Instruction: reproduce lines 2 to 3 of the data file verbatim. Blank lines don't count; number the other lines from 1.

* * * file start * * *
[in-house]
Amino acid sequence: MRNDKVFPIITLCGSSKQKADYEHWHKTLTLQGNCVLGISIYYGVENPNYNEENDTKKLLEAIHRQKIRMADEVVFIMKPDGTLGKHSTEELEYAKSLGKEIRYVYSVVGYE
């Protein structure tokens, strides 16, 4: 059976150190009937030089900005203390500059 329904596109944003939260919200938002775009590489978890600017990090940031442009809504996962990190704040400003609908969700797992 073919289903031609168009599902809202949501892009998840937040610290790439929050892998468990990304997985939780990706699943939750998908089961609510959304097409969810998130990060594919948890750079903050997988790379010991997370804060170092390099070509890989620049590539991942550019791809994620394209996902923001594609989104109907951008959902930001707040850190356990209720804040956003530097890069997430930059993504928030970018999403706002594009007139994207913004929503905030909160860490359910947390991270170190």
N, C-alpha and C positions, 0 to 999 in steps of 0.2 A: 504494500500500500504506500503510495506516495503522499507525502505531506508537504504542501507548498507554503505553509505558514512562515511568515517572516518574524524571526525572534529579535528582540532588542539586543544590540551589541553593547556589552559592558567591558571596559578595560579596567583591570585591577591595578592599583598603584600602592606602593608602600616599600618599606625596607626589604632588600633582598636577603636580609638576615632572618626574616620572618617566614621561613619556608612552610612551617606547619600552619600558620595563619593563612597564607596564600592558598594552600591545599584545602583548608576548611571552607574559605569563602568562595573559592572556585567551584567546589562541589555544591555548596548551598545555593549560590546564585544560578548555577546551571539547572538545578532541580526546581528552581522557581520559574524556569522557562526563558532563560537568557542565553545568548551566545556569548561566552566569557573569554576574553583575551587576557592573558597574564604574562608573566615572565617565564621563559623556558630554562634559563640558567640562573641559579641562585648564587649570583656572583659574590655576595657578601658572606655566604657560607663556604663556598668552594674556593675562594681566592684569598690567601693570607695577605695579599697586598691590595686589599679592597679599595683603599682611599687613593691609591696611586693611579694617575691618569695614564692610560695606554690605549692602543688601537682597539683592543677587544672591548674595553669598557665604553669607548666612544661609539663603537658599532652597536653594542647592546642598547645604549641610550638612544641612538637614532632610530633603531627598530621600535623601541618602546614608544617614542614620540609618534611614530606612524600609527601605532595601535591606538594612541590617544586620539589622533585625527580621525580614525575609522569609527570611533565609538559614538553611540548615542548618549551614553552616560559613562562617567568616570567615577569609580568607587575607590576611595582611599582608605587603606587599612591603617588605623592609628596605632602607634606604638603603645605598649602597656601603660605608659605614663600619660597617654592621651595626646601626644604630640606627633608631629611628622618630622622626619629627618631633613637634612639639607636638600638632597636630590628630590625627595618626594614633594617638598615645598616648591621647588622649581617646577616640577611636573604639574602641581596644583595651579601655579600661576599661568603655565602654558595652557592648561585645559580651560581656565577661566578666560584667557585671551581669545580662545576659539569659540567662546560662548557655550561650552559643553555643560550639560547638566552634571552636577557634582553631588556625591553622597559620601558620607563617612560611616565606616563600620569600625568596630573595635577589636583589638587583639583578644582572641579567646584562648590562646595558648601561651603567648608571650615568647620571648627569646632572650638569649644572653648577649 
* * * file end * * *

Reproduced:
Amino acid sequence: MRNDKVFPIITLCGSSKQKADYEHWHKTLTLQGNCVLGISIYYGVENPNYNEENDTKKLLEAIHRQKIRMADEVVFIMKPDGTLGKHSTEELEYAKSLGKEIRYVYSVVGYE
């Protein structure tokens, strides 16, 4: 059976150190009937030089900005203390500059 329904596109944003939260919200938002775009590489978890600017990090940031442009809504996962990190704040400003609908969700797992 073919289903031609168009599902809202949501892009998840937040610290790439929050892998468990990304997985939780990706699943939750998908089961609510959304097409969810998130990060594919948890750079903050997988790379010991997370804060170092390099070509890989620049590539991942550019791809994620394209996902923001594609989104109907951008959902930001707040850190356990209720804040956003530097890069997430930059993504928030970018999403706002594009007139994207913004929503905030909160860490359910947390991270170190």